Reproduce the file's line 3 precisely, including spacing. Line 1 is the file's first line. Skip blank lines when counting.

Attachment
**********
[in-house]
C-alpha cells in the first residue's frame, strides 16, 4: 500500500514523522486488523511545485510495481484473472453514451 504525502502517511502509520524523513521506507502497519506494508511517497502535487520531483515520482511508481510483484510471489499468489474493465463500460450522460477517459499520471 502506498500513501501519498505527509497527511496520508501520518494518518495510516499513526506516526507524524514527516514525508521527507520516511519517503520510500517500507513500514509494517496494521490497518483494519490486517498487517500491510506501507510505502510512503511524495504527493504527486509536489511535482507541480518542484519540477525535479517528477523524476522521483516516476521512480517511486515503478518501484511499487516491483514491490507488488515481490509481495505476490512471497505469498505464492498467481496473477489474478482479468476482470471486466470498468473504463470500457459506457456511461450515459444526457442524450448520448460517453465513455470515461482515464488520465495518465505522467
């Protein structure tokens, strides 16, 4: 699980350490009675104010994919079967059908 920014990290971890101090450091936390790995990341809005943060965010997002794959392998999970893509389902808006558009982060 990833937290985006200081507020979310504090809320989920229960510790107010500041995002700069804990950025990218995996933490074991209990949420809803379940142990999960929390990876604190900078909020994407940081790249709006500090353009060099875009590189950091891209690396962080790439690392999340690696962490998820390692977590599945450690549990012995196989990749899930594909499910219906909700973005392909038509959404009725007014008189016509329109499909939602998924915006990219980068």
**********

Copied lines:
């Protein structure tokens, strides 16, 4: 699980350490009675104010994919079967059908 920014990290971890101090450091936390790995990341809005943060965010997002794959392998999970893509389902808006558009982060 990833937290985006200081507020979310504090809320989920229960510790107010500041995002700069804990950025990218995996933490074991209990949420809803379940142990999960929390990876604190900078909020994407940081790249709006500090353009060099875009590189950091891209690396962080790439690392999340690696962490998820390692977590599945450690549990012995196989990749899930594909499910219906909700973005392909038509959404009725007014008189016509329109499909939602998924915006990219980068």